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FRANCIS LANCELOTT, ESQ. Queens of England. Vol.1.

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FRANCIS LANCELOTT, ESQ.
Queens of England. Vol.1.
page 386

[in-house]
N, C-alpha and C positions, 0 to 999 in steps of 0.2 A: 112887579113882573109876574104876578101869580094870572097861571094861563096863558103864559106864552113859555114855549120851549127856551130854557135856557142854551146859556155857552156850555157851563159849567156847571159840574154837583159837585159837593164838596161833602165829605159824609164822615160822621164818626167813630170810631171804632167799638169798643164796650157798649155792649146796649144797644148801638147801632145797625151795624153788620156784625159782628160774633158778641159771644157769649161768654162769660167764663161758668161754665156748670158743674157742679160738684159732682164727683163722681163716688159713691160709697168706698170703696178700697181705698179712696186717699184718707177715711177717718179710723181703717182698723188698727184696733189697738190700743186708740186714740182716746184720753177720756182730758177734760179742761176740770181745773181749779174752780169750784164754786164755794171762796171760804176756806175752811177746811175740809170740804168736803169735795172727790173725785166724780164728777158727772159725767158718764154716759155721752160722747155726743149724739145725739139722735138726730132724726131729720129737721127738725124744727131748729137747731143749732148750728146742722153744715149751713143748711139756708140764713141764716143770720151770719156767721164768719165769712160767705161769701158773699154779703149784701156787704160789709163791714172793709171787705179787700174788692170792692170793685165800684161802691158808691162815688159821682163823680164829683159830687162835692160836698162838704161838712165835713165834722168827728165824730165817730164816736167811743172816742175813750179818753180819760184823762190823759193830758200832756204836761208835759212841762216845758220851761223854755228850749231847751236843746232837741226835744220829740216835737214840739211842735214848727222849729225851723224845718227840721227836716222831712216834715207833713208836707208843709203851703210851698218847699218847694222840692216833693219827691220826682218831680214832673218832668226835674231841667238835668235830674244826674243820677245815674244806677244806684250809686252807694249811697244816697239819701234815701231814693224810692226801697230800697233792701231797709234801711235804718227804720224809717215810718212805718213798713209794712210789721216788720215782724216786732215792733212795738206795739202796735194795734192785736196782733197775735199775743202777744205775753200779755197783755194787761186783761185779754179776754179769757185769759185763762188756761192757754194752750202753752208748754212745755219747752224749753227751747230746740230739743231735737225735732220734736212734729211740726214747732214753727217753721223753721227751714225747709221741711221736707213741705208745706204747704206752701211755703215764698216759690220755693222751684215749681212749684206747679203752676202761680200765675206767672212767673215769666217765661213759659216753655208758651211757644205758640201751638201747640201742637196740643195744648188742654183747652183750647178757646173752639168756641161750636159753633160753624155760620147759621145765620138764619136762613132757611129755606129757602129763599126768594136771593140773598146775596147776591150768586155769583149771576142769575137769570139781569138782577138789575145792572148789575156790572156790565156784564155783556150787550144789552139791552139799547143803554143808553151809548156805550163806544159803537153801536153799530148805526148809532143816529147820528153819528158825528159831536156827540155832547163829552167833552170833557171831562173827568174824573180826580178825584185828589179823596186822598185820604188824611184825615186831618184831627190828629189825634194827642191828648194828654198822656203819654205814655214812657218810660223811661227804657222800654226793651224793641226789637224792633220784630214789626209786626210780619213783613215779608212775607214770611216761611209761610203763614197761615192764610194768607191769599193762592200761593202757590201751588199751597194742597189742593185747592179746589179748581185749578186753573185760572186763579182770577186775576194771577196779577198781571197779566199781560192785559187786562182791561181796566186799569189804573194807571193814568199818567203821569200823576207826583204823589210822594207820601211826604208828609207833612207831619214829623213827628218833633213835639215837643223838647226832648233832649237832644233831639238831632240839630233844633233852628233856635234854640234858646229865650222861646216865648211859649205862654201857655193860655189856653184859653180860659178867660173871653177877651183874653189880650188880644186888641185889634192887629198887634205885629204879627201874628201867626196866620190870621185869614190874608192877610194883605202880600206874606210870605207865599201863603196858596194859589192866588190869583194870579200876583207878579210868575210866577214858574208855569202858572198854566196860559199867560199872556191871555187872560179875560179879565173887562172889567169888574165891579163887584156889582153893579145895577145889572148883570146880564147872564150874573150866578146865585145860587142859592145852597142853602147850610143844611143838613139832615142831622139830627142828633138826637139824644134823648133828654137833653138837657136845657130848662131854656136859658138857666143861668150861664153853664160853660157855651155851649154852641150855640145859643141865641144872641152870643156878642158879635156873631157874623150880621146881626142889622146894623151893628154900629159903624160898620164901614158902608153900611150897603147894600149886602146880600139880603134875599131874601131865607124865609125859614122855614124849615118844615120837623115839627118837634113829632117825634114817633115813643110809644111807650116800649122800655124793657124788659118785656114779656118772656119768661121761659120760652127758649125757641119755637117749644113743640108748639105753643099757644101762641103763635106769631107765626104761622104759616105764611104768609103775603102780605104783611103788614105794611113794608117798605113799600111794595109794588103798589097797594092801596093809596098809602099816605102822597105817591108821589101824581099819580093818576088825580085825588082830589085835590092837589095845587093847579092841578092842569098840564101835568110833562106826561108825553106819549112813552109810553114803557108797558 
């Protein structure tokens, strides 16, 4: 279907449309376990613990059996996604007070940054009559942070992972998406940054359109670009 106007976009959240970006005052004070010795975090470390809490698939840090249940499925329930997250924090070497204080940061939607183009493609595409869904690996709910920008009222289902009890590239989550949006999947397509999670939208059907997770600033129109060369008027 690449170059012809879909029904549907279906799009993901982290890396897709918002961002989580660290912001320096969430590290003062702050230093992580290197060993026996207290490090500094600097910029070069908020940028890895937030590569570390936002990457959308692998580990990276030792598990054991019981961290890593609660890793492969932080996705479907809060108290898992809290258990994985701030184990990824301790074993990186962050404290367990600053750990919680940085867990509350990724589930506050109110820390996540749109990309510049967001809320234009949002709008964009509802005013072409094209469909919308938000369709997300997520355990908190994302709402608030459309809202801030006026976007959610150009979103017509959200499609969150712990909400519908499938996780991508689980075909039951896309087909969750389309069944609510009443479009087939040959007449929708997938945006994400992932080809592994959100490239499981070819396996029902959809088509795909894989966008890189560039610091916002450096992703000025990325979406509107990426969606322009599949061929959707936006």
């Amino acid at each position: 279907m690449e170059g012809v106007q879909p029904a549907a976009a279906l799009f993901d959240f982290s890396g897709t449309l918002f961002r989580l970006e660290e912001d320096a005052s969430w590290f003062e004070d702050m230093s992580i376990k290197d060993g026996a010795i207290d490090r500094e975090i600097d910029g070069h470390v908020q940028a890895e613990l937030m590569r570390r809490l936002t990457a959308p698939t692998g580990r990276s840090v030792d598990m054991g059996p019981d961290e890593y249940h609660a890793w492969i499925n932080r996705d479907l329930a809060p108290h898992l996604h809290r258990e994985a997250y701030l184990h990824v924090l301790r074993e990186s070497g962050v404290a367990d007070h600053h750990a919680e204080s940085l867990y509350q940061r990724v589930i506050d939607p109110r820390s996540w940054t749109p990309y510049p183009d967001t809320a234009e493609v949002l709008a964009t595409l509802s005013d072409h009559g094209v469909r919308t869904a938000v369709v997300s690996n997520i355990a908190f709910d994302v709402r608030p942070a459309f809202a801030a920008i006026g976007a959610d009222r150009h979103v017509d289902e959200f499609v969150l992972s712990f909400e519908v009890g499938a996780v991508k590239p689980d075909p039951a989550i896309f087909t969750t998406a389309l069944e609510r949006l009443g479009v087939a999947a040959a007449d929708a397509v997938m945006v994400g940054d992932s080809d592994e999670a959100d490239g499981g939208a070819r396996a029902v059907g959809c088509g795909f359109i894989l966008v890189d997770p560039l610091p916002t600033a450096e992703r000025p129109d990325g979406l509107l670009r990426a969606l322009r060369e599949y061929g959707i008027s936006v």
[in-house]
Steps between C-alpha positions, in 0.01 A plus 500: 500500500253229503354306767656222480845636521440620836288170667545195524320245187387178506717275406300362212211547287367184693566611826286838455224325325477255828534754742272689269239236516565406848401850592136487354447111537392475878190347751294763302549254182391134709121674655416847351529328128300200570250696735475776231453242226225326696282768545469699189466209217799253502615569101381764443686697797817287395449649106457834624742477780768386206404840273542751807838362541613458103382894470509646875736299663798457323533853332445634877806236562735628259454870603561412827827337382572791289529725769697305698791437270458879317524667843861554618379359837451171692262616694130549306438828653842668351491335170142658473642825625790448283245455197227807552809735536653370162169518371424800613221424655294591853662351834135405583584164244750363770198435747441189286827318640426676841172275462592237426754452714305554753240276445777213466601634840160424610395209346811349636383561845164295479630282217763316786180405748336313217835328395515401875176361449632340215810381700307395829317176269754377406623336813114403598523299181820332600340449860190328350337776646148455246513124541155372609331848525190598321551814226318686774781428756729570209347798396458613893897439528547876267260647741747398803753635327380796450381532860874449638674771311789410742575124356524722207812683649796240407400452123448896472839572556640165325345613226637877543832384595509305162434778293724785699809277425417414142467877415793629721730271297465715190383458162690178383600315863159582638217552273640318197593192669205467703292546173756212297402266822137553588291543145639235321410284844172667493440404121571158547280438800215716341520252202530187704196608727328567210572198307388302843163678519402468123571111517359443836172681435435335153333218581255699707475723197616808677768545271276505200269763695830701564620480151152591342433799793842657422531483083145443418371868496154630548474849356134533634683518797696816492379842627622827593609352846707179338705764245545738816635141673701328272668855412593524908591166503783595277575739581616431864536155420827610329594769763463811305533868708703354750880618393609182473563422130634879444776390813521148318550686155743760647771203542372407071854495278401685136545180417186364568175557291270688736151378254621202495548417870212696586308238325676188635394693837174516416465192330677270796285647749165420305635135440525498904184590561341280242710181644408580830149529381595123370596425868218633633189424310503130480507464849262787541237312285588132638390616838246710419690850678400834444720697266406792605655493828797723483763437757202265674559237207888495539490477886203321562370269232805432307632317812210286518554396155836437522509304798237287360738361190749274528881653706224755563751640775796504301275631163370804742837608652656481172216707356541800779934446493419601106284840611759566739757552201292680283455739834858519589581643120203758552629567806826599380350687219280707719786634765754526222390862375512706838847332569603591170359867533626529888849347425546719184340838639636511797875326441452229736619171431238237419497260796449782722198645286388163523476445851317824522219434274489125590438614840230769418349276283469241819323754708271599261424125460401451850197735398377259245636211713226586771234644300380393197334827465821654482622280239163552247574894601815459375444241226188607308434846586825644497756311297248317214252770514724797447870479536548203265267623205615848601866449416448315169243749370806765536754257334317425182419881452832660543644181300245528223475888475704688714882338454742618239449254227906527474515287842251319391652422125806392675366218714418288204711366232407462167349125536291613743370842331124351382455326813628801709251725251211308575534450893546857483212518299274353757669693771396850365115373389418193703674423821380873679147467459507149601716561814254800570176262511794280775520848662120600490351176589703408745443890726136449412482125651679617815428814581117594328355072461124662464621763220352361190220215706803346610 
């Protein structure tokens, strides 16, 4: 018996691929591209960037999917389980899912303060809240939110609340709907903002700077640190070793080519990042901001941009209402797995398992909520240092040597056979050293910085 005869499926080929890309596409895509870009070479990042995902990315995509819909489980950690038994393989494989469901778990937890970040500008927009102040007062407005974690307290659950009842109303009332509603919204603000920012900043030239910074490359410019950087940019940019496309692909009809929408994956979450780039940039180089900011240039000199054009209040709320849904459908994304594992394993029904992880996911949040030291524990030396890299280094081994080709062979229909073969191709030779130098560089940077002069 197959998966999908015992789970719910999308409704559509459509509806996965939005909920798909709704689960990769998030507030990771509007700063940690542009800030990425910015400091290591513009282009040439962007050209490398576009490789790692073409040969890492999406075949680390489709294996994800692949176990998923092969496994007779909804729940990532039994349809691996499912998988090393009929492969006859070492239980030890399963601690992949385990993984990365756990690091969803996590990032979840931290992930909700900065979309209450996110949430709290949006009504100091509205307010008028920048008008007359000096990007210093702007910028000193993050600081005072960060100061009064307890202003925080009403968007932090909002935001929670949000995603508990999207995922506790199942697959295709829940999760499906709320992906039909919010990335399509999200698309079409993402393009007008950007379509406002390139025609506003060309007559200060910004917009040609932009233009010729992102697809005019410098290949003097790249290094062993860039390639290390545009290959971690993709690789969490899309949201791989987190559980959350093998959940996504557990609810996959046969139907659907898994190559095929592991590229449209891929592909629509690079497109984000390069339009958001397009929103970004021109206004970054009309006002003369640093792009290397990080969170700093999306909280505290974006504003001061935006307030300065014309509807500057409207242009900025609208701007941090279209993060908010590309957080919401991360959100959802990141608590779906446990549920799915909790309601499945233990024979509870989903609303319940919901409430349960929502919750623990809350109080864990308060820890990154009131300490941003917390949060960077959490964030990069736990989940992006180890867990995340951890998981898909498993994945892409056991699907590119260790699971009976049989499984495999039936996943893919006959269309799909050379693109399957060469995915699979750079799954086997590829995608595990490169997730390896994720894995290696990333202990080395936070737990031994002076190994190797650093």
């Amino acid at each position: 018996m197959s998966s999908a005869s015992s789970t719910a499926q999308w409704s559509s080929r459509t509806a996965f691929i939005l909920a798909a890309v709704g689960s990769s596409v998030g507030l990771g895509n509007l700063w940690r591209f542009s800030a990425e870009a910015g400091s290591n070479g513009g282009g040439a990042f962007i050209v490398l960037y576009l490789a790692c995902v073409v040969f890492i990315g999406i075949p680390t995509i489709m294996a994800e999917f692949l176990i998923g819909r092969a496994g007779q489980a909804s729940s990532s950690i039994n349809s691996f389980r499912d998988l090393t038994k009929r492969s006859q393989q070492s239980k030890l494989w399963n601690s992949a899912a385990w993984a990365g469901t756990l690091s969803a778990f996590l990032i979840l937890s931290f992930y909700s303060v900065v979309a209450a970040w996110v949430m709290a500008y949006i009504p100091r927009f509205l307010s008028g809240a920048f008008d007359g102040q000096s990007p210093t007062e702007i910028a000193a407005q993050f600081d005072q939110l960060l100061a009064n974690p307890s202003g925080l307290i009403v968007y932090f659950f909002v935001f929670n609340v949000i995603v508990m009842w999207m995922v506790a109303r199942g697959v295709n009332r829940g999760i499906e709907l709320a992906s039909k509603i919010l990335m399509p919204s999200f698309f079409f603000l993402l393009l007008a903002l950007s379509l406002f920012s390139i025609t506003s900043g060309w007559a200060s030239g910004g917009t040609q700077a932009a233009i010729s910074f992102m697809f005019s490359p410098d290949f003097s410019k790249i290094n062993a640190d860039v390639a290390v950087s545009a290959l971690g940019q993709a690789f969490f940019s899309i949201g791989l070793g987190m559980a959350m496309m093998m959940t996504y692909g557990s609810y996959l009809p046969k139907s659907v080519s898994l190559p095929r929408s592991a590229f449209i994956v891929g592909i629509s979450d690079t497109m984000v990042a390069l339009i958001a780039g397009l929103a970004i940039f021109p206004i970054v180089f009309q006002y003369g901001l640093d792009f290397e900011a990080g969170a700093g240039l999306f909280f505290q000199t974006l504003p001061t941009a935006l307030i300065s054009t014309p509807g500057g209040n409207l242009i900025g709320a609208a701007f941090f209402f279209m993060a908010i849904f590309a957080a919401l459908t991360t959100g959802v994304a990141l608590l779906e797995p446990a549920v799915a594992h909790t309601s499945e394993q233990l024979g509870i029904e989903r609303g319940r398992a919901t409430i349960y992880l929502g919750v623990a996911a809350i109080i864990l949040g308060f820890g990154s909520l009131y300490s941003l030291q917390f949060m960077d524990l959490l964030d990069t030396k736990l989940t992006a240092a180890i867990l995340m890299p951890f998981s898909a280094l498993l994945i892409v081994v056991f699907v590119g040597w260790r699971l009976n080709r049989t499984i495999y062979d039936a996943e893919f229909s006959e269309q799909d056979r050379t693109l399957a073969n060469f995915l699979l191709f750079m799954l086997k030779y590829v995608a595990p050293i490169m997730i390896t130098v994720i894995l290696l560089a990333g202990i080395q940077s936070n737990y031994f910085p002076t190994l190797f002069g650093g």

and besides no person of our court, and . lew elsewhere bave died of it, For which reasons I beg of you, my entirely beloved, not to frighten yourself, nor to be too uneasy at our absence, forwhereever I am I am yours ; and yet we must submit to our misfortunes, for whoever will struggle against fate is generally but so much the further from gaining bis end. Wherefore comfort yourself and take courage, and make this misfortune as easy to yourself as you can, and I hope shortly to make you sing for joy of your recai, No more at present for lack of time, but that I wish you in my arms that I might dispel your unseasonable doubts," Amongst other victims to the pesti lence was Sir William Gary, husband of Mary Boleyn, on whoso behalf Anne wrote to Henry, to which he replied : "With regard to your sister's matter, I have caused Walter Welche to write to my lord your father my mind thereon. Whereby 1 trust that Evo shall not have power to deceive Adam; for surely whatsoever has been said it cannot so stand with his house, but that he must needs take her his natural daughter now in her extreme necessity. No more to you at the present time, mine own darling, but I would that we were together an evening." From this letter it is evident that there was not, as Sanders and others would have us believe, an estrangement between Anne and Mary Bolcyn at this period. In July, whilst Henry had as yet but partially'overcome his dread of the infection, Anne ïiud her father were both seized with the alarming epidemic. The King, half frantic with the intelligence, despatched Dr. Butts to her assistance, and sent her the following tender epistle, in which his feelings are forcibly expressed. " Thcro came to mo at night the most afflicting news possible. On these accounts I h ave reason to grieve. First, because I heard of the sickness of my mistress, whom. I esteem move than all the world, whose health I desire as much as my own, and the half of whose sickness 1 would willingly bear to have her cured. Secondly, because I fear I shall suffer yet longer that tedious absence, which has hitherto given mo all possible uneasiness, and, as far as I can judge, is likely to give mo more. I pray God he would deliver me from so troublesome a tormentor™ The third reason is, because the physician in whom I trust most ia absent at present, when he could do me the greatest pleasure. For I should hope by him and his means to obtain one of my principal joys in this world, that is, my mistress cured; however, in default of him, Ï send you the second, and the only one left, praying God that he may soon make yon well, and then I shall love him more than ever. I beseech you to ho governed by bis advices with relation to your illness, by your doing which I hope shortly to see you again, which will be to me a greater cordial than all the precious stones in the world. " Written by the secretary, who is, and always will be, your loyal and most assured servant. " II. lì." Anne's illness was of short duration ; and such was her eagerness to accomplish her fatal purpose, that one of the first uses she made of her convalescence, was, with a want of sincerity that is visible in several of her letters, to forward tbe following epistle to the unforgiven Wolsey :— " M Y LOUD," " After my most humble commendations, this shall be to givo unto your grace, as I am most bound, my humble thanks for the great pain and travell that your Grace dotii take in studying, by your wisdom and great diligence, how to bring to pass honourably the greatest wealth that is possible to come to any creature living, and in especially remembering how wretched and unworthy I am in comparison to his Highness. And for you I do know myself never to have deserved by my deserts that you should take these great pains for me. Yet daily of your goodness I do perceive by my friends ; and though that I had not knowledge by them, the


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